Remember - this is linguistic trickery. The revealing of desire is not the acting out of desire. Saying 'I love you' or 'I hate you' is not rape ... words are not actions, a proposition very difficult for modern liberal totalitarians to understand. To say, we repeat, is not to do - words are not things in the world. Assuming consensuality, the desire might then be acted out but the consensual nature of human relations is a given here. The expression of desire must include this courage to accept rejection.

To communicate desire and accept the consequences of rejection is truly revolutionary. It enables learning - both to find new ways to express desire and to adapt to others' different ideas of desire. It stands against authority and the 'other' as arbiter of anxiety and it enables the libertarian to draw a line in the sand against both the authoritarian and the weakness of liberal fears, against both the rat and the mouse.

Saturday, 6 December 2014

On Madness & Socialisation ...

Are minds today different from minds in the past and why? An equally interesting question is why do some minds seem to reflect entirely the values and attitudes of the past and others to arrive at entirely new values, some of which seem to have no obvious past equivalent? How is the 'now' constructed? I am not going to try to deal with these questions here but only to pursue a train of thought circling the position of radical scepticism about what we can know about past minds.

One major problem is, of course, that we cannot know other minds even when they are present to us. This is that central issue raised by Thomas Nagel of what it is like to be a bat. We cannot really know what it is to be a bat. We are constantly imagining what it might like to be another human just as we can imagine that we know what it would be like to behave like a bat yet we cannot ever be a bat. Other humans are, in this sense, bats. We cannot be other humans. We can only surmise the contents of other people's minds from our own mind's operations and their behaviour as seen through the lens of our own experience. We rely on evidence and if the evidence is flawed, our analysis must be flawed.

Language (texts in particular) are false friends in telling us what other minds are like. Those people who say that they know that people in the past thought in such-and-such a way are really only telling us what they think other people may have thought (a 'best and most probable guess'), generally based on these false friends (as texts) which say only what a few people said in specific literary contexts or as reported by people seeking to use the words as weapons or tools for their own purposes. Even very recently, we may have archives of papers and they may tell us a great deal about how decisions were made, the tensions between people and what people said they believed but they can never give us access to the private conversations, silences and thoughts of people who may have been playing very different games from the ones outlined in those texts.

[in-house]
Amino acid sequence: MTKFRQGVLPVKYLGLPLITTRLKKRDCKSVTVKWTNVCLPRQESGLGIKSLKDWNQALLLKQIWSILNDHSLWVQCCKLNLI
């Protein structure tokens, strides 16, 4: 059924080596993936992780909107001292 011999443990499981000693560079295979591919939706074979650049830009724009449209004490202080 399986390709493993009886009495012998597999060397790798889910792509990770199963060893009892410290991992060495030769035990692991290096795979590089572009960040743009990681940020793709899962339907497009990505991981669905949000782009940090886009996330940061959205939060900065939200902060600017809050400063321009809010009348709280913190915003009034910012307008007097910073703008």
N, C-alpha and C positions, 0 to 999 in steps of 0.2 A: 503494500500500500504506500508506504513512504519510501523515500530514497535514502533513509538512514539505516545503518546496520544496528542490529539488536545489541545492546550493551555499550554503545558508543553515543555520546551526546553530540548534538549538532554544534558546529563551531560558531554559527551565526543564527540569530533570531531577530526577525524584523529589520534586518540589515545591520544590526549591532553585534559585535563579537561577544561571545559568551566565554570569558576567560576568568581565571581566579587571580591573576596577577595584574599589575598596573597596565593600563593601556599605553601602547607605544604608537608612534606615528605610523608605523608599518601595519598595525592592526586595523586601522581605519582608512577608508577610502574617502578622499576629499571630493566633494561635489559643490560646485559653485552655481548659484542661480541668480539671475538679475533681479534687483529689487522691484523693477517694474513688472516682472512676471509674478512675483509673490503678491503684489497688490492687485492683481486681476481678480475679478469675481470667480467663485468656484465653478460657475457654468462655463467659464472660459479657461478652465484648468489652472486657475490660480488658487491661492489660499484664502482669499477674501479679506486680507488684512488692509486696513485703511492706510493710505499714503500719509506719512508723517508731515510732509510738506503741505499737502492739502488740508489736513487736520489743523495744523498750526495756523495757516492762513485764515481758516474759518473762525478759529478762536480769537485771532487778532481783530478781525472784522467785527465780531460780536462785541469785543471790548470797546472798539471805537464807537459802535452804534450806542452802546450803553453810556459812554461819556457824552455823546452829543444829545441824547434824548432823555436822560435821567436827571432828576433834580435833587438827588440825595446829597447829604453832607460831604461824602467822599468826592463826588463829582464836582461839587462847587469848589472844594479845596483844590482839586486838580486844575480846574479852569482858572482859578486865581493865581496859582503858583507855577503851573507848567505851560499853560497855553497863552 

Past minds are thus largely unknown except in defined historical conditions where the minds are really just functions of a social operation and what we do know is often based on merely textual material that the past has used for its own purposes with the inner motives often masked. All texts are performances where we do not know or perhaps care what the actor is really like but only what he or she is trying to present themselves as on stage. We reinterpret the play, guided by the script and the skill of the actors, in order to present them to ourselves as what we paid to see - as exemplars, as warnings, as tales, as imaginings, as the building blocks to an argument in our local context.

However, there do seem to be differences in minds between generations that can be observed by us in the here and now and we should not assume that such differences did not exist in the past. Things do change even if we are unsure of what we can know. For example, there seem to be functional 'brain differences' emerging between minds that depend for their meaning on texts and the rest of the population and between minds that rely on printed texts and those that rely on internet 'textuality'. There is no reason why these effects of technological change should not apply as much to the past as the present. The technological conditions of each age appear to dictate not merely the forms of thought but also our ability to contextualise and judge content so the current age of high complexity and mass interactive communications suggests that the past is going to be mentally different from the present even if we cannot know much about the minds of the present and less about the minds of the past.